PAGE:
If you want to know about the rest of my trip westward—how Joe insulted a blackjack dealer in Vegas, strong-armed me into feats of rugged outdoorswomanship (I made up that word) in Zion National Park, and singlehandedly made Albuquerque so depressing that I can never go back—you’ll have to read my book someday, when somebody who feels sorry enough for me publishes it. For now, suffice it to say that Joe and I wouldn’t last much longer after returning to the East coast.
There were just so many issues.
My weight was always a point of contention with us. We hadn’t been dating more than a month or two before he announced one night at dinner that he could stand to lose five pounds—and so could I.
“Really?” was how I responded, genuinely surprised. I’m five foot four and I weighed between 125 and 130. My weight is one thing I’ve never worried about, and I’ve never considered myself overweight.
“Yeah,” Joe said, holding up his shirt. “Look how my stomach isn’t flat. Yours isn’t either.”
I lifted up my shirt and looked. Yeah, it wasn’t flat. I didn’t care that much. But somehow, the issue kept coming up. First, he got me to join a gym. I already used the elliptical at my apartment complex a few times a week, but Joe insisted I go to the “real” gym with him whenever I was at his place—which, as the relationship progressed, turned into four or five days a week. He proclaimed 2005 “The Year of the Body,” instructed me on how to lift weights, and made me take up running.
I’ve never considered running a hobby. In my opinion, running is something you do only by necessity, chiefly in two situations: one, if you’re late, or two, if you’re being chased by a rapist or a lion. But I allowed myself to be infected with Joe’s enthusiasm. It wasn’t like he was making me do drugs or anything; running is a healthy habit. Then he got the idea that we should run a marathon together. A marathon. 26.2 miles. He had once run one himself with no training whatsoever in tennis shoes he’d bought a week before from the Salvation Army. To train for this marathon we were to run together, he would take me around Greentown Lake and run way ahead of me while I gasped for oxygen. Sometimes he would turn around and act the cheerleader. “You can do it!” he’d say. Then he would start clapping. “Come on! The year of the body! Whoo-hoo! Just a little bit more!”
“I hate you,” I stated between gasps.
Being encouraged by your partner is a good thing, but only when you’re truly interested in the pursuit. If he had encouraged my writing in this way, how much more loved I would have felt. Instead, he cheered as the pounds fell off my already small frame.
I began to long for the relationship I’d had with one of my exes, who would surprise me with Cadbury chocolate bars from the British goods shop down the street from where he worked. He knew what made me happy. Joe’s gifts said, “Here’s something to make you into what I want you to be.” Short skirts I’d never wear, lingerie, knee-high boots. Whenever we did indulge in sweets, he’d insist that we “share” something. I still haven’t forgiven him for making me share that one precious pint of Fossil Fuel with those hippies we camped with at Lake Tahoe. As we passed the spoon from person to person, I watched each precious fudge dinosaur disappear, twitching. I had to restrain myself from grabbing the polycarbonate camp spoon and bludgeoning my campmates with it.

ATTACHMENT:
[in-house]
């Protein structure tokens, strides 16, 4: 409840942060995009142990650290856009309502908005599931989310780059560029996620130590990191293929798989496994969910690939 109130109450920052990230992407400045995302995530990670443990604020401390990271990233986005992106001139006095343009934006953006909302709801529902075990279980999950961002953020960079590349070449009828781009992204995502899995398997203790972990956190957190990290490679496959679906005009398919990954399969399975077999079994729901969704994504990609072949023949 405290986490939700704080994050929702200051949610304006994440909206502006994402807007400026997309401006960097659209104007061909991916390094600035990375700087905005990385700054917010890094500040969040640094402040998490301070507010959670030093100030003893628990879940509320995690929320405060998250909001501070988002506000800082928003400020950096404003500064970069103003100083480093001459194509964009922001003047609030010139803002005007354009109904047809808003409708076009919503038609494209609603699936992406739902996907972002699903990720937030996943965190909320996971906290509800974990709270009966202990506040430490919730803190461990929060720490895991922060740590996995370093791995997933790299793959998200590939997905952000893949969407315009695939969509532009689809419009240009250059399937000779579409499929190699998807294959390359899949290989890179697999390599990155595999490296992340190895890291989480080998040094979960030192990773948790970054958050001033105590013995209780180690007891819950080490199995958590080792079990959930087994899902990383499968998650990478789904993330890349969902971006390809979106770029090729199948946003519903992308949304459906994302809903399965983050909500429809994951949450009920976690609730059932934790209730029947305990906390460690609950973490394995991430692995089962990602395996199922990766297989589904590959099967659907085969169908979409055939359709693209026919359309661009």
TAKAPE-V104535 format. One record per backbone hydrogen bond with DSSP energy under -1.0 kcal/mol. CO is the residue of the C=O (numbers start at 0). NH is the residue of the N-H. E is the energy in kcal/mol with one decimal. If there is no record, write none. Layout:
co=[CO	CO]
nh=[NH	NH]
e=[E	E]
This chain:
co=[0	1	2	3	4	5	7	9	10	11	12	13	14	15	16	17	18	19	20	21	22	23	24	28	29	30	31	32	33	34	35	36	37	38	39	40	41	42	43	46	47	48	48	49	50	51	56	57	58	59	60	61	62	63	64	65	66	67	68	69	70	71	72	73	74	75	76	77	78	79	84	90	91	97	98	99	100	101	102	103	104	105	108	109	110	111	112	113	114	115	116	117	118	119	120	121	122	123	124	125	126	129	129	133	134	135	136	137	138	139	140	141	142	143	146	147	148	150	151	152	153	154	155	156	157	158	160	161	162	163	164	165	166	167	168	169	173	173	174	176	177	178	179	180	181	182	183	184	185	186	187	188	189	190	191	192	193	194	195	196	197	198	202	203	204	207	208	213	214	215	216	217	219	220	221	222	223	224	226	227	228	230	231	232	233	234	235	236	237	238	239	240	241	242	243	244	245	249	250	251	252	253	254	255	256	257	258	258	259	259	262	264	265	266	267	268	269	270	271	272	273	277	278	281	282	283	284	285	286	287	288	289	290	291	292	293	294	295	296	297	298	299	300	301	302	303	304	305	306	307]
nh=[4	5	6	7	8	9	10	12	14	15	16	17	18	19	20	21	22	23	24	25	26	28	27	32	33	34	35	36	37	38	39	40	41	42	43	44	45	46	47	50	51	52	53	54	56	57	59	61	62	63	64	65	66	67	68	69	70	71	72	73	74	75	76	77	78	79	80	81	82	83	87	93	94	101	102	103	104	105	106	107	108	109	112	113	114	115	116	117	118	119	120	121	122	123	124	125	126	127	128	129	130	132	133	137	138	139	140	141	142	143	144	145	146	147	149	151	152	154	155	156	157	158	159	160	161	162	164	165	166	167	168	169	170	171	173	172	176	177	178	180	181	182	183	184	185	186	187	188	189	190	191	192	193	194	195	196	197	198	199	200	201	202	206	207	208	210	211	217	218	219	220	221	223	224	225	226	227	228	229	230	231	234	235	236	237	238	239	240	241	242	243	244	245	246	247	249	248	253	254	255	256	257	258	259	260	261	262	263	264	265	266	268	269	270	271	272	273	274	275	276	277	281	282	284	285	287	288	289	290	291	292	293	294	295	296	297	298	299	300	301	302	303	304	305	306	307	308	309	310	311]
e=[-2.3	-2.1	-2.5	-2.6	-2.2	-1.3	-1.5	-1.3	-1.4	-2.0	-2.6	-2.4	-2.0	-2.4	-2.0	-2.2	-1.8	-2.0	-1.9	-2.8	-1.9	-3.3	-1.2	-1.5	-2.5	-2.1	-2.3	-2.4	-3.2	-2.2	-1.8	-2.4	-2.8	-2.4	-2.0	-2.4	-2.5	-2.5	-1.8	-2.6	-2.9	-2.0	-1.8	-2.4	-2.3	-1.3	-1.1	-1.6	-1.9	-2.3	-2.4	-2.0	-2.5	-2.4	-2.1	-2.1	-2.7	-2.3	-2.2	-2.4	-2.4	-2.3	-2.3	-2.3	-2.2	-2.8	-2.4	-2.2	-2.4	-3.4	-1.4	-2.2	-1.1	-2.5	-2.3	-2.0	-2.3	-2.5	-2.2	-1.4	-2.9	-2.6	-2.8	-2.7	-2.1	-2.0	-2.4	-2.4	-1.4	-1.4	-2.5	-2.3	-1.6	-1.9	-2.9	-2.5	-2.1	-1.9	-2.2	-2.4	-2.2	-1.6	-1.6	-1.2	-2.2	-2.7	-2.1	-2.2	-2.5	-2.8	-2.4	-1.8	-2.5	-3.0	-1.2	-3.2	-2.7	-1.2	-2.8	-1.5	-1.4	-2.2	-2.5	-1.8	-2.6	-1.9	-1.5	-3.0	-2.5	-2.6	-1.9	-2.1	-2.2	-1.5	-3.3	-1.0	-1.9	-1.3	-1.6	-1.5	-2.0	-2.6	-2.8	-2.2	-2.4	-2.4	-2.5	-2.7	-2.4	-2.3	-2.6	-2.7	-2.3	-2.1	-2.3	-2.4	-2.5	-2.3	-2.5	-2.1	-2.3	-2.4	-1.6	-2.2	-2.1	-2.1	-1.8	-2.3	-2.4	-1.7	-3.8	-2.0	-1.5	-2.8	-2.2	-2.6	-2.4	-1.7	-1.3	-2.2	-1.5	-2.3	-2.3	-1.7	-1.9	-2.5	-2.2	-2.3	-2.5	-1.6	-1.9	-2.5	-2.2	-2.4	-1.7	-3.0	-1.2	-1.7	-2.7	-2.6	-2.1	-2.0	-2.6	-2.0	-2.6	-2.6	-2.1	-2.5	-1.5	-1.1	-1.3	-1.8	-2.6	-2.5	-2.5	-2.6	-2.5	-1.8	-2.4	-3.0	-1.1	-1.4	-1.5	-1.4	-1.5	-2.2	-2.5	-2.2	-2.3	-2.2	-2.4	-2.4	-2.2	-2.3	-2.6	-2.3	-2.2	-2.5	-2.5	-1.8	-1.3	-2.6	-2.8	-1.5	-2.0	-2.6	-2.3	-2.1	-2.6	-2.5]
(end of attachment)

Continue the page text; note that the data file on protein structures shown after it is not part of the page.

Once when I had been staying at Joe’s for a few days, I got a craving so intense I couldn’t help myself, but the only thing I could find in that godforsaken kitchen was an old container of Cool Whip. So I tore the lid off, got a big serving spoon, and started shoveling that shit in. I didn’t realize that Joe was coming down the stairs.
“What are you doing?”
I stopped and stared up at him. “Nuh-fing,” I replied to the best of my ability with a mouth full of frozen nondairy dessert.
He made a face. “That’s disgusting.”
Deprivation is what’s disgusting. I drank his nasty carrot-apple-ginger-jalapeno juice, ate his corn-syrup-free bread, and sneaked Frappuccinos when we weren’t together.
The stress of trying to be everything he wanted began to sap my appetite. I was shaking constantly, waking early in the morning with my guts churning as I worried about how I would hold on to this man. I had dropped close to fifteen pounds. When I looked in the mirror, I could see my ribs. I hated my body. I felt spare, hollow; my eyes were huge and haunted, like those of a half-starved deer.
The anxiety might not have taken such a toll on my body if I had stayed on the medication I had been on for years. But Joe had talked me into “going natural,” and I had stopped taking it. Once I could no longer stand the symptoms of anxiety—especially not being able to eat—and I realized how dangerously underweight I was, I made an appointment to see the doctor. Joe fought me when I told him that I needed medication again. He said it would make me fat and make me less interested in sex than I already was. Antidepressants, if you didn’t know, cause decreased libido. Interestingly, so do boyfriends who are assholes.
One of the last straws happened at the gym, when he stood by me as I weighed myself. I weighed two pounds more than the previous week—probably because it was the week before my period, but still, I was relieved that I at least hadn’t lost any more weight.
“You gained two pounds?” he asked. “What happened?”
The day Joe and I broke up, the first emotion I felt wasn’t sadness, but relief. I slept the most peaceful sleep I’d slept in months. I ate everything I wanted and gained back five pounds within the first week. When you can no longer recognize yourself in the mirror, I learned, it’s time to run like hell back to who you really are.
To be continued next Memoir Monday.
Photo credit: morguefile.com